Quantum-Proof Encryption: How much should you really prepare?

If there is a boogeyman for encryption it’s quantum computing. Industry discussions border on hysteria when discussing quantum-proof encryption because the idea of computers so powerful they could break all current encryption standards in a few seconds is incredibly frightening. The era of quantum computing is here and there is no escaping the fact we only have decades before current encryption is potentially as good as the Caesar Cypher.

Current encryption is safe and here’s how it will stay that way

Google announced quantum supremacy in 2019 and published a paper in Nature explaining the feat. Although it’s an amazing computing achievement, the fastest quantum computers are still not capable of foiling today’s encryption. This is the most important part to remember about quantum computing: we know quantum computers will eventually be fast and powerful enough to decrypt messages, and quantum-proof encryption would be required, but they aren’t there yet.

However, scientists and cryptographers are planning ahead. The U.S. National Institute of Standards and Technology (NIST) started a competition in 2016 to look for new quantum-proof encryption methods. And recently the field has diminished from 69 encryption developers to just 15. Right now, it looks like the quantum savior could be lattice-based cryptography:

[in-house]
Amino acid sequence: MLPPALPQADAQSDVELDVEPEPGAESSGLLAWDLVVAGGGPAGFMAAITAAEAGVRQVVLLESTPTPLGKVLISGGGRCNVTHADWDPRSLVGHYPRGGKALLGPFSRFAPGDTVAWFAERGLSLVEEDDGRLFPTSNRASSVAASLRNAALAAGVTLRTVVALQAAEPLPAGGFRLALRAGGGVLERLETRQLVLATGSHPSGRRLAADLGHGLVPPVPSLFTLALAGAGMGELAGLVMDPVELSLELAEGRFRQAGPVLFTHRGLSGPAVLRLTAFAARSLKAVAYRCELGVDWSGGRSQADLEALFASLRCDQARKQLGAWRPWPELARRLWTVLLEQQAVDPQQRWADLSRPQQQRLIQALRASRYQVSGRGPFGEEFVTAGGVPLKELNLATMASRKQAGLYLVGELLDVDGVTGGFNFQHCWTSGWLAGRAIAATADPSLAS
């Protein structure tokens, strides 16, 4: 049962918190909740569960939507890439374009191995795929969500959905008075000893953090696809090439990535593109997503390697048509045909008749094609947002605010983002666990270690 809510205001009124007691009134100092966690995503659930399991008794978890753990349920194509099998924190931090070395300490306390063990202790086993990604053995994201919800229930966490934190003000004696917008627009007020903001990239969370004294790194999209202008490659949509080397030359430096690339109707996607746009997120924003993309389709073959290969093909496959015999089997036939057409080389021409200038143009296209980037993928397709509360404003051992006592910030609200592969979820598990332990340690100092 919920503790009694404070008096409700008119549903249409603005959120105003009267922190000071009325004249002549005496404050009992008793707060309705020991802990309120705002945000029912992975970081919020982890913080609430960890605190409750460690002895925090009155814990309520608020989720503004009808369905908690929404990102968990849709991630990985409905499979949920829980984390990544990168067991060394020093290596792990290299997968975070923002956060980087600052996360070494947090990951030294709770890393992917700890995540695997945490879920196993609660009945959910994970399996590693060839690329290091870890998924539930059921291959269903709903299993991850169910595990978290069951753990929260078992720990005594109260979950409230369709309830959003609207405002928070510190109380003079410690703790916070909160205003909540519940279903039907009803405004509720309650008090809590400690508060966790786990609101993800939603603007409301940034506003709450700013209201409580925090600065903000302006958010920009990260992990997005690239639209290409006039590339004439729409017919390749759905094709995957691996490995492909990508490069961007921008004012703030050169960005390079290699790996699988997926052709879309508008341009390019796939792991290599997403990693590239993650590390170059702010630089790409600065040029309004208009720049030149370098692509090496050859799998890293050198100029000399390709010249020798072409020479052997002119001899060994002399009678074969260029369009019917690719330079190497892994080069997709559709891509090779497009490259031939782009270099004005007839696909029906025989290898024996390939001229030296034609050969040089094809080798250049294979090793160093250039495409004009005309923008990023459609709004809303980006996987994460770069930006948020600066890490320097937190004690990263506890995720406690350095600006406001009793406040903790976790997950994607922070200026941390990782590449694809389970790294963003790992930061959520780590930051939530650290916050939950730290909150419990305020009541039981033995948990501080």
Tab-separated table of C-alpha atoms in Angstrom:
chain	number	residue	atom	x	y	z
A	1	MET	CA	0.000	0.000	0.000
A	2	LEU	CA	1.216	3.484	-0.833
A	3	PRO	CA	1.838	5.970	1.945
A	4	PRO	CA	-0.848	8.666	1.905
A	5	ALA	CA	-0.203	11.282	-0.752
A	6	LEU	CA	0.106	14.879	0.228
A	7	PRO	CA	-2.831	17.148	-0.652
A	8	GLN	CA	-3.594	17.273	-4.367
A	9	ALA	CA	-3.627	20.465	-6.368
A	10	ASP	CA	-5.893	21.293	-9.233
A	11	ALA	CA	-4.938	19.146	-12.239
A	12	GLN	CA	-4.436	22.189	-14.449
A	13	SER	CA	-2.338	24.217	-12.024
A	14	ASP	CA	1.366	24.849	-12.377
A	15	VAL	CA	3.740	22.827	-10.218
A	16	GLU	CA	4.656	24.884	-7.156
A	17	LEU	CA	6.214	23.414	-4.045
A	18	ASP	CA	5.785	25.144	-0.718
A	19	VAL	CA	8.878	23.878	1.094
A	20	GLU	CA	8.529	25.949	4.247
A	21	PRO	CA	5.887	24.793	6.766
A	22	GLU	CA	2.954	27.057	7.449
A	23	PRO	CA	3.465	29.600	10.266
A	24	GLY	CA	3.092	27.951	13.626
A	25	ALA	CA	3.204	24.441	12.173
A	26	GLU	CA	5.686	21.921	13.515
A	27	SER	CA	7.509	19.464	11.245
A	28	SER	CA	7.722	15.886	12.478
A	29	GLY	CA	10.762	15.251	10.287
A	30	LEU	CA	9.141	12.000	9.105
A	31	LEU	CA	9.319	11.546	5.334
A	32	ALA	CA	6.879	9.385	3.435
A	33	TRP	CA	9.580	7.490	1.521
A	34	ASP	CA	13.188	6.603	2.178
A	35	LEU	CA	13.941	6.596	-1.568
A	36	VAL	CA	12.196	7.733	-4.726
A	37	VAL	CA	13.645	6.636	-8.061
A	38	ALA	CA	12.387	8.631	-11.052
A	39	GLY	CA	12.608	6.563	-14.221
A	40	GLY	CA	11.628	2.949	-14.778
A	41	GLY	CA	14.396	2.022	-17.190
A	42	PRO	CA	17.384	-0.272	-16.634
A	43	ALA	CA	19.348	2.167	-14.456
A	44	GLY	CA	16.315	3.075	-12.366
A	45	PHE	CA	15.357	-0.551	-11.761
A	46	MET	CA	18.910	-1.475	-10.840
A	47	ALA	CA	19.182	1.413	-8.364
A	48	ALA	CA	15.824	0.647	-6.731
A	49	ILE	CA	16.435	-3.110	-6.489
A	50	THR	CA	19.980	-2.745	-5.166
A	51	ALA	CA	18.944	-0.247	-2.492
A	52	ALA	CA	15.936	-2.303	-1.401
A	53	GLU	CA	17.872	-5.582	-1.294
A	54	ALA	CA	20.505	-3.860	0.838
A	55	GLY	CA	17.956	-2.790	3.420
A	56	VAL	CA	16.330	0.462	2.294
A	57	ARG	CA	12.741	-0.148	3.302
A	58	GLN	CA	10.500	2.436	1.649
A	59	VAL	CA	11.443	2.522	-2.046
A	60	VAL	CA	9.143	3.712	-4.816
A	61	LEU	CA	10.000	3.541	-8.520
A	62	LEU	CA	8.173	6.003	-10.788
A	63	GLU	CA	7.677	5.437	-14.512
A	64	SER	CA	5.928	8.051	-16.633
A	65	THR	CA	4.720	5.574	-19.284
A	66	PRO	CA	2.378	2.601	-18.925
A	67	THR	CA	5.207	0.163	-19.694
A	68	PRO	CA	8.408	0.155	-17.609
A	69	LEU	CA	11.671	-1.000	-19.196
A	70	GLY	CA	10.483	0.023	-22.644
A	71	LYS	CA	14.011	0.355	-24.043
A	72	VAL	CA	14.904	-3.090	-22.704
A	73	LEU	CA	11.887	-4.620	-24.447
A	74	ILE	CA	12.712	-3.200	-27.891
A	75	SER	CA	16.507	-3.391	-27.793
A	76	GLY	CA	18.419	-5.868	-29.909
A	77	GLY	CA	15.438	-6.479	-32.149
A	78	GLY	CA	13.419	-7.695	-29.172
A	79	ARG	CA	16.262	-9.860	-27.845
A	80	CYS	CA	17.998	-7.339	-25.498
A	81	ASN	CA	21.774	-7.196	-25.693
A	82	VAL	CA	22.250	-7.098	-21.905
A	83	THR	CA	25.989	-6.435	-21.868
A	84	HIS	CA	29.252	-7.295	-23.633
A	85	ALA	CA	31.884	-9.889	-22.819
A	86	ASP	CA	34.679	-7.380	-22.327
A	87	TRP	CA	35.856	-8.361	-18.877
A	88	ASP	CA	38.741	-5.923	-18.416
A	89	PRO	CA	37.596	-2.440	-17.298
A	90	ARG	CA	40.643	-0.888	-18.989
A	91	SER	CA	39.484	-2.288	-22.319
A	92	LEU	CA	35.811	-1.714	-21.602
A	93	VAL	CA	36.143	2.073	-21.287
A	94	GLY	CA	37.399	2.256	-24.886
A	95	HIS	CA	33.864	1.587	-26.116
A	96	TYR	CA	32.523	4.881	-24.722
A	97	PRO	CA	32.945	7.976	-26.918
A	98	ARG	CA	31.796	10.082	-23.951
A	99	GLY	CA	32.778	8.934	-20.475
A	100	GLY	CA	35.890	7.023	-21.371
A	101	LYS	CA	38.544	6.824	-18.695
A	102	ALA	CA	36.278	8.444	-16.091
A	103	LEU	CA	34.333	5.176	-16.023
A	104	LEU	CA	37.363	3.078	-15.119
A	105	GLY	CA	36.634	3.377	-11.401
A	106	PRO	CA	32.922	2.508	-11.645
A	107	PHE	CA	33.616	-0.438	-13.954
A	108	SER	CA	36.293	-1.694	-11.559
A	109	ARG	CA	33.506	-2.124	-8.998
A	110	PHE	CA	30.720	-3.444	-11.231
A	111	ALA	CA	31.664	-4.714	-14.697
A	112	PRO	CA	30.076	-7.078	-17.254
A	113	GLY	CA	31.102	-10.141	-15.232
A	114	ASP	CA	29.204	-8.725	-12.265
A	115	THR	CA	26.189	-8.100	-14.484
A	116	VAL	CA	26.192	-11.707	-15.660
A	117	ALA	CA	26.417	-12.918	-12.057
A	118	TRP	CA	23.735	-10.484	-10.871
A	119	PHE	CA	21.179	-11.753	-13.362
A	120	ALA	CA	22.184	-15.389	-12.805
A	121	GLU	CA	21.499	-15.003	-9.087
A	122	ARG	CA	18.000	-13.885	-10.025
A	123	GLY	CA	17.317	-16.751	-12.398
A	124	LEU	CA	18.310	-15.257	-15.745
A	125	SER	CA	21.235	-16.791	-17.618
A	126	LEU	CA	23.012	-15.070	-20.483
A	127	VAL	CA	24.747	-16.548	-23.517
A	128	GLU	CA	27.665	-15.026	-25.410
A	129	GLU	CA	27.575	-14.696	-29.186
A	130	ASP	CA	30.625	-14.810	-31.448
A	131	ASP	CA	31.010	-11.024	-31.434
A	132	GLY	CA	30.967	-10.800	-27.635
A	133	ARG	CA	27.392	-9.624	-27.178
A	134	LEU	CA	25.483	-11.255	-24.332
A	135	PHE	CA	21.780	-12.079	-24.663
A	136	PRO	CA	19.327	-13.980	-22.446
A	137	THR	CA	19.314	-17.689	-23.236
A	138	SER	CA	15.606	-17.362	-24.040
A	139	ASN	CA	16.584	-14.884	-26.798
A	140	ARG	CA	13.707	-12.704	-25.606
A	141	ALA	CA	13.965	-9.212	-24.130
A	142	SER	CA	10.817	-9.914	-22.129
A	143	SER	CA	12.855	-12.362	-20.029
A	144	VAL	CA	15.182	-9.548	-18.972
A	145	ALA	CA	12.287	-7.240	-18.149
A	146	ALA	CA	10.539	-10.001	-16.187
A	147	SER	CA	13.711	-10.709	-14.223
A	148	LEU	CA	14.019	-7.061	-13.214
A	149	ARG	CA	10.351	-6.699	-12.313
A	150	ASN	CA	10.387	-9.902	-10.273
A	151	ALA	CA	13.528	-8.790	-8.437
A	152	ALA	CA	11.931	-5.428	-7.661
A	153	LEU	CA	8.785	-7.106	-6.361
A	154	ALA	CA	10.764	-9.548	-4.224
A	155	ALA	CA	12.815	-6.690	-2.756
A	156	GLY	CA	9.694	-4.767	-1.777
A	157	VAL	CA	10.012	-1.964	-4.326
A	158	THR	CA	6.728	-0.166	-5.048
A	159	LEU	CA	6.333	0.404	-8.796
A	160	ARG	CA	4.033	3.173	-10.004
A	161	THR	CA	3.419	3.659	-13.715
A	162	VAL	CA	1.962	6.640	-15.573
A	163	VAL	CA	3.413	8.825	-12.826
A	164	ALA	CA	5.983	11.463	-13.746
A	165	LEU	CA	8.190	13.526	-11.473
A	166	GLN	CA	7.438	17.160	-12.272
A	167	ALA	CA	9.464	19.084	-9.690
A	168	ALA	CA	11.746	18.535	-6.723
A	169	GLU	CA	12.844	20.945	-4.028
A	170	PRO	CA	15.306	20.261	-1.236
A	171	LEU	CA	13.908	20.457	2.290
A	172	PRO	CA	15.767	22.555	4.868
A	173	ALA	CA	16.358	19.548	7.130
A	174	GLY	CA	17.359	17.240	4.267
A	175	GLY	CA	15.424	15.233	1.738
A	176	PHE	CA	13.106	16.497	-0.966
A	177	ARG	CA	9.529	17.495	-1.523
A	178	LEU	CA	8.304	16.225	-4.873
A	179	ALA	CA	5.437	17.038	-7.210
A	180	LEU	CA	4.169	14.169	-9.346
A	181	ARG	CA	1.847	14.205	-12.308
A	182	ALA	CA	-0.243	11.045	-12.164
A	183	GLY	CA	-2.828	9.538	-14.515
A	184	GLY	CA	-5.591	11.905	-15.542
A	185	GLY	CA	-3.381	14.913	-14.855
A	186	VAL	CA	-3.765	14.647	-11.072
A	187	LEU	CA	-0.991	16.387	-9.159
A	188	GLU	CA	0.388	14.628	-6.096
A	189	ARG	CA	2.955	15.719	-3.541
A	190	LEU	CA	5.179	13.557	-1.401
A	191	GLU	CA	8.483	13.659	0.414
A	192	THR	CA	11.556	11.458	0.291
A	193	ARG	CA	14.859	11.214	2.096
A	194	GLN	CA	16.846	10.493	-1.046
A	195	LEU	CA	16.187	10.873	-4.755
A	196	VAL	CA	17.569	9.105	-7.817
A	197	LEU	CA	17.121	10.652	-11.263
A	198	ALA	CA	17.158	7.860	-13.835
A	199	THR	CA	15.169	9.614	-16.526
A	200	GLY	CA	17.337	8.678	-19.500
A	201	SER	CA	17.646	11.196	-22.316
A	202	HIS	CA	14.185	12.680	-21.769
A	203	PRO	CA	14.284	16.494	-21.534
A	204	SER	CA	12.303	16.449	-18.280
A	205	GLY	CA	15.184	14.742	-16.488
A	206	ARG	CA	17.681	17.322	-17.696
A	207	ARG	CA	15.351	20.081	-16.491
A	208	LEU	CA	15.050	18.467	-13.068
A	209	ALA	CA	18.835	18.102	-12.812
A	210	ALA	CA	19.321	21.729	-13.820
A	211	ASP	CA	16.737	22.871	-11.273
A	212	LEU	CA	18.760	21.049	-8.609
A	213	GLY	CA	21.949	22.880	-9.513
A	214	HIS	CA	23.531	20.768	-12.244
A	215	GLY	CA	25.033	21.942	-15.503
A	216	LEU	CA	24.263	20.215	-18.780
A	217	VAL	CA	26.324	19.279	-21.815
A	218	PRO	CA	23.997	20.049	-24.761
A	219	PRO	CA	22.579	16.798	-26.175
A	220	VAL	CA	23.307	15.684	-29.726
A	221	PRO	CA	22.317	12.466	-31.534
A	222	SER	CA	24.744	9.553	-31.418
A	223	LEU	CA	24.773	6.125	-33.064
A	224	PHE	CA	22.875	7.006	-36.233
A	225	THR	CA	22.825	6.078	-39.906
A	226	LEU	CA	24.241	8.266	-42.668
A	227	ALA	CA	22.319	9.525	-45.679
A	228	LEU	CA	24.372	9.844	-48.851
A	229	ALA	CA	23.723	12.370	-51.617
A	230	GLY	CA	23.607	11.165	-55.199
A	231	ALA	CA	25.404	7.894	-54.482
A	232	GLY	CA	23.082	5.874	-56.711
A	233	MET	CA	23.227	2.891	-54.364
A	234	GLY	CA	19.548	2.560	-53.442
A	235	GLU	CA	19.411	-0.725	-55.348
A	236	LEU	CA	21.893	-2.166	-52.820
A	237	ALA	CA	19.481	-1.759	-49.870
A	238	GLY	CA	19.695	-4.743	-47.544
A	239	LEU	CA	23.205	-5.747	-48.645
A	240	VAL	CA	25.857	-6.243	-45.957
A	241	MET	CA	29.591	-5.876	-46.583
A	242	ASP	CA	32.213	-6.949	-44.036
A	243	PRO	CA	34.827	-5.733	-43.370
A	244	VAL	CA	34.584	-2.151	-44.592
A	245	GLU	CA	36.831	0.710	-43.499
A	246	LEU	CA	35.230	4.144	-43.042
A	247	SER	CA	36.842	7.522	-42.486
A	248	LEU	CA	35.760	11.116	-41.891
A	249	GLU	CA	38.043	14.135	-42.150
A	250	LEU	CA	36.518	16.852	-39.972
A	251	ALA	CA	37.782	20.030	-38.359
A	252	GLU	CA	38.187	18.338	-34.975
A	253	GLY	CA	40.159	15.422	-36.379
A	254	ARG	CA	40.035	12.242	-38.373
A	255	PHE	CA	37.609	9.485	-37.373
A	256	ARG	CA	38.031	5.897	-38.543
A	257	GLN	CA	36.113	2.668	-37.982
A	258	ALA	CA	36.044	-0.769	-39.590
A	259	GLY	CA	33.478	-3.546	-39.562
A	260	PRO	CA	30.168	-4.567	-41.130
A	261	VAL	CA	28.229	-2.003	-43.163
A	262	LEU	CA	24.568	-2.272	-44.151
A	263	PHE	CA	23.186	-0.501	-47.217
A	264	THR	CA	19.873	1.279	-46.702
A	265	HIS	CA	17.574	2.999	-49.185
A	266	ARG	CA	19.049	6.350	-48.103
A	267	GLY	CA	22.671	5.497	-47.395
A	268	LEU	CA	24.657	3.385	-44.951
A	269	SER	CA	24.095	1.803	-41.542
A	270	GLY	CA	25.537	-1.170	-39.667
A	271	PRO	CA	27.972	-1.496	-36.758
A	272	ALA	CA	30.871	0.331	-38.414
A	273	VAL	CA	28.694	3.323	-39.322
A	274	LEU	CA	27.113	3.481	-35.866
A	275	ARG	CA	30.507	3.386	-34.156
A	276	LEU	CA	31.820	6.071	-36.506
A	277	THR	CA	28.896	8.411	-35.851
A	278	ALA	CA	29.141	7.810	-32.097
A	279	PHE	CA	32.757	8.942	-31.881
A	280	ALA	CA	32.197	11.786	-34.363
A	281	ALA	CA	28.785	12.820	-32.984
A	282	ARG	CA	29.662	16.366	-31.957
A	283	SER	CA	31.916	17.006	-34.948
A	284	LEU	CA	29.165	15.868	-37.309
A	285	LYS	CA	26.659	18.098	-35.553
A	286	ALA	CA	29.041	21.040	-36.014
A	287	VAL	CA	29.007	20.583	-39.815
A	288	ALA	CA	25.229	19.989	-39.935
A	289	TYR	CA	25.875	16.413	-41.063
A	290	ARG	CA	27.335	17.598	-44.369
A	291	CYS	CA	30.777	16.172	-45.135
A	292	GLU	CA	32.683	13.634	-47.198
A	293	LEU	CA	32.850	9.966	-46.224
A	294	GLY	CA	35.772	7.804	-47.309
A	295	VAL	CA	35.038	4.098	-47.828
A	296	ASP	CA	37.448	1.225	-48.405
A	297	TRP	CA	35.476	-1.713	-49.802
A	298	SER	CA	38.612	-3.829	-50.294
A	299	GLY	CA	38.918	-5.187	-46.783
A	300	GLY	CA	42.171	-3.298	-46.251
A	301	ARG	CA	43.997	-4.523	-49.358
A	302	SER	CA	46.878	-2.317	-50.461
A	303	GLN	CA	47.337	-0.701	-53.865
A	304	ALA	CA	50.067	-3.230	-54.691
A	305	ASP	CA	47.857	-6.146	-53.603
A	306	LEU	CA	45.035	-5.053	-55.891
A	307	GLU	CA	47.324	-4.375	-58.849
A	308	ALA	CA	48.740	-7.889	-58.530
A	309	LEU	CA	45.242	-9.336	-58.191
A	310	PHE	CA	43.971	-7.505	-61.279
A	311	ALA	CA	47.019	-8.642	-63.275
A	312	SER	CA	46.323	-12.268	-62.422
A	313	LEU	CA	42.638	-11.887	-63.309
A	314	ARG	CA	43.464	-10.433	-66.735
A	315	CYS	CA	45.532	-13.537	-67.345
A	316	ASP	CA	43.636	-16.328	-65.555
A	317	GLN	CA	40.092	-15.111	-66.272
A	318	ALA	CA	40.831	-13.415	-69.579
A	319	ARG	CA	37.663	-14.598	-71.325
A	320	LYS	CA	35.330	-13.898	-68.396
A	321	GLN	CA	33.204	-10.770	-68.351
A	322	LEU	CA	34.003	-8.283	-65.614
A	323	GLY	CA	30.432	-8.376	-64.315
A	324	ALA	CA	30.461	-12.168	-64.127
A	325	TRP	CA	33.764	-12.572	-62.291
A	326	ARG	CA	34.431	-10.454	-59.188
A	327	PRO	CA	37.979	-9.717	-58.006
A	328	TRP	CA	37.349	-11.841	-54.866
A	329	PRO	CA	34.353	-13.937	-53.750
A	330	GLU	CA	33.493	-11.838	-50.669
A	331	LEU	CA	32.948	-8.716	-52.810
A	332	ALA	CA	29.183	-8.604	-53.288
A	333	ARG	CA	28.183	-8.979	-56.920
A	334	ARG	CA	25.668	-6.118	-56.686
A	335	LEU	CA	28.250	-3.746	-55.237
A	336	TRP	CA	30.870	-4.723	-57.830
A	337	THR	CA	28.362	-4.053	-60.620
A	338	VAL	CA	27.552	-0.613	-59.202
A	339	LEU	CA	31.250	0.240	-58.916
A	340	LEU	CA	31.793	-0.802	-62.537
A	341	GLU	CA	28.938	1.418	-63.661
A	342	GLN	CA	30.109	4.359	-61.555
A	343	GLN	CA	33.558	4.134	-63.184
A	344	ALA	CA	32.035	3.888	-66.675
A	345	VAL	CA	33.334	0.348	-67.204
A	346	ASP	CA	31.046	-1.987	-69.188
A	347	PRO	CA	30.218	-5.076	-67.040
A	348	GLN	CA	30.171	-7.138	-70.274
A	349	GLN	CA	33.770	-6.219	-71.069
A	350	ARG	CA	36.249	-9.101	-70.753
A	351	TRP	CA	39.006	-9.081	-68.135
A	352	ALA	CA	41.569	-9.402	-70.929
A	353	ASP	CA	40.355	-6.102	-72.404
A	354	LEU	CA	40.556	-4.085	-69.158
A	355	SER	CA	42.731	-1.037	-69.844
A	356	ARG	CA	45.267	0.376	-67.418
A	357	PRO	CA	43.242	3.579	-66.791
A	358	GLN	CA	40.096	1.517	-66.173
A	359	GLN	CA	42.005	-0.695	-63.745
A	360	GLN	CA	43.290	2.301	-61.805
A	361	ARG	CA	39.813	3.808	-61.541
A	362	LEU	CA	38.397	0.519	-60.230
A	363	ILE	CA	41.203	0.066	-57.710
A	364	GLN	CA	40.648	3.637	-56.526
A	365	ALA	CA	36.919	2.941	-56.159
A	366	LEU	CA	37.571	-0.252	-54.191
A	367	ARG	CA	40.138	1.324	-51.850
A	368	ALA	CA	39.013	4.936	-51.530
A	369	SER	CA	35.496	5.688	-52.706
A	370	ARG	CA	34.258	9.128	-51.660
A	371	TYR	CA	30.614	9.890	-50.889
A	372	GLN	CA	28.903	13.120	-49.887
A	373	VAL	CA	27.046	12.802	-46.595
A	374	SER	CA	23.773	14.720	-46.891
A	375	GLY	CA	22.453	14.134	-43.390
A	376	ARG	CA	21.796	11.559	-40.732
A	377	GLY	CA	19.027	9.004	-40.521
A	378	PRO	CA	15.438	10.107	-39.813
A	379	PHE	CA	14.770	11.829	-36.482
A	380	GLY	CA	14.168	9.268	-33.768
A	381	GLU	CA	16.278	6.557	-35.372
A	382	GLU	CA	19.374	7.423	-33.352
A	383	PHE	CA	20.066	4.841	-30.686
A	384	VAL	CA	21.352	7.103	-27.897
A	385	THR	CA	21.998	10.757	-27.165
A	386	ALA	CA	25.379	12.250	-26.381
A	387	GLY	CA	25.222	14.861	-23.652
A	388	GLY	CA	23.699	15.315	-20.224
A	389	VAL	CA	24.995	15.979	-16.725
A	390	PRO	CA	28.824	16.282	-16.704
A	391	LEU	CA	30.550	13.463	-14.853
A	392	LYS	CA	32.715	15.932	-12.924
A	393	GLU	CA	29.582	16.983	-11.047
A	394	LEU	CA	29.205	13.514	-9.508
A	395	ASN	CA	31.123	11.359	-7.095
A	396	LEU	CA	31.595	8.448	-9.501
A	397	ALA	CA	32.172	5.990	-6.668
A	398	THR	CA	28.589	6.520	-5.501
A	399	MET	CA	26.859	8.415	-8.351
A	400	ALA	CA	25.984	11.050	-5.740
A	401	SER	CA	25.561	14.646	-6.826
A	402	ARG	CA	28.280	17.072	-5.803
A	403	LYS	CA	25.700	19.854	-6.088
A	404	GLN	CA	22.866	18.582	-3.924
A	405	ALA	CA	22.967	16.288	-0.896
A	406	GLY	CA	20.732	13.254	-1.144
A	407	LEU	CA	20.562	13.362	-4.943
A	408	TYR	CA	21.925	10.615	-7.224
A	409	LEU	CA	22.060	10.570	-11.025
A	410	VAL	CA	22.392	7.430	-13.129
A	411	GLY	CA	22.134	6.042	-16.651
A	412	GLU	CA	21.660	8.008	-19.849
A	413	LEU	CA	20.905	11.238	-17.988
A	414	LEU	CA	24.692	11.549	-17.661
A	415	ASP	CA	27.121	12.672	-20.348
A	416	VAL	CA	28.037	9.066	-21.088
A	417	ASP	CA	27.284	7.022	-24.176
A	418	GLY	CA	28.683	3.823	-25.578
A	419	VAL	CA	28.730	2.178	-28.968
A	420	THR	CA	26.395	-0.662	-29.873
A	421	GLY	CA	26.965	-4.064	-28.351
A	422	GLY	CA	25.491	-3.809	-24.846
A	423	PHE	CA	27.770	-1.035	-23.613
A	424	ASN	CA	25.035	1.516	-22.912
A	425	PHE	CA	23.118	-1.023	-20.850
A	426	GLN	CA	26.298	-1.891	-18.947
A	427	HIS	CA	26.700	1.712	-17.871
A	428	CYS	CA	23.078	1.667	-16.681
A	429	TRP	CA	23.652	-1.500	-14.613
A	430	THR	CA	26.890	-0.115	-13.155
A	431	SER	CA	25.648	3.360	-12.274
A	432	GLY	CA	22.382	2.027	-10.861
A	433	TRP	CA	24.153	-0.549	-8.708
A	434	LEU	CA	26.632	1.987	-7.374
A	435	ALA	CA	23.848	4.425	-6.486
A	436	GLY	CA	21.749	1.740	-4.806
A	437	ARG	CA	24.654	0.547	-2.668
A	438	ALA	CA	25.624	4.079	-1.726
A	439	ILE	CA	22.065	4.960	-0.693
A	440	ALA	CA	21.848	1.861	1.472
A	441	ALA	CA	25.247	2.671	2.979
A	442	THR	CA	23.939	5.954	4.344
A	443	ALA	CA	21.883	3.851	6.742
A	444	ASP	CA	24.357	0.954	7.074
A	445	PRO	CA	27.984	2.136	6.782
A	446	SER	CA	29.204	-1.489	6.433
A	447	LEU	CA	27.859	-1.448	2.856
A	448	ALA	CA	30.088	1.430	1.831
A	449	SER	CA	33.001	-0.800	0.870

“While quantum machines are still a long way from being able to break modern encryption, NIST launched a competition in 2016 to develop new standards for cryptography that will be more quantum-proof. The race is long, with the winners set to be announced in 2022, but last week the organization announced that it had narrowed the initial field of 69 contenders down to just 15.
And so far a single approach to ‘post-quantum cryptography’ accounts for the majority of the finalists: lattice-based cryptography.”

Via: The quest for quantum-proof encryption just made a leap forward | MIT Technology Review

Is Lattice-Based Cryptography the answer for quantum-proof encryption?

Unlike traditional cryptography, including elliptic curve cryptography (ECC), which uses regular math, lattice-based cryptography uses a path through a lattice of billions of points to create keys. If you don’t know the path, you can’t get the answer. Even the NSA thinks lattice-based cryptography is a good direction to head in our post-quantum world. It’s the sheer complexity of a multidimensional grid of points that make it hard for quantum computers to solve the puzzle.

But there’s a catch: Effective post-quantum encryption needs to be fast to be functional.

Effective encrypted communications

One of the reasons ECC is used by us and other encrypted cell phone solutions is because the speed & security of encryption and decryption of data requires small key sizes. This is because the larger the key size, the ‘heavier’ the encrypted text becomes, so the more processing power and memory are needed, and the harder it is for mobile devices to cope.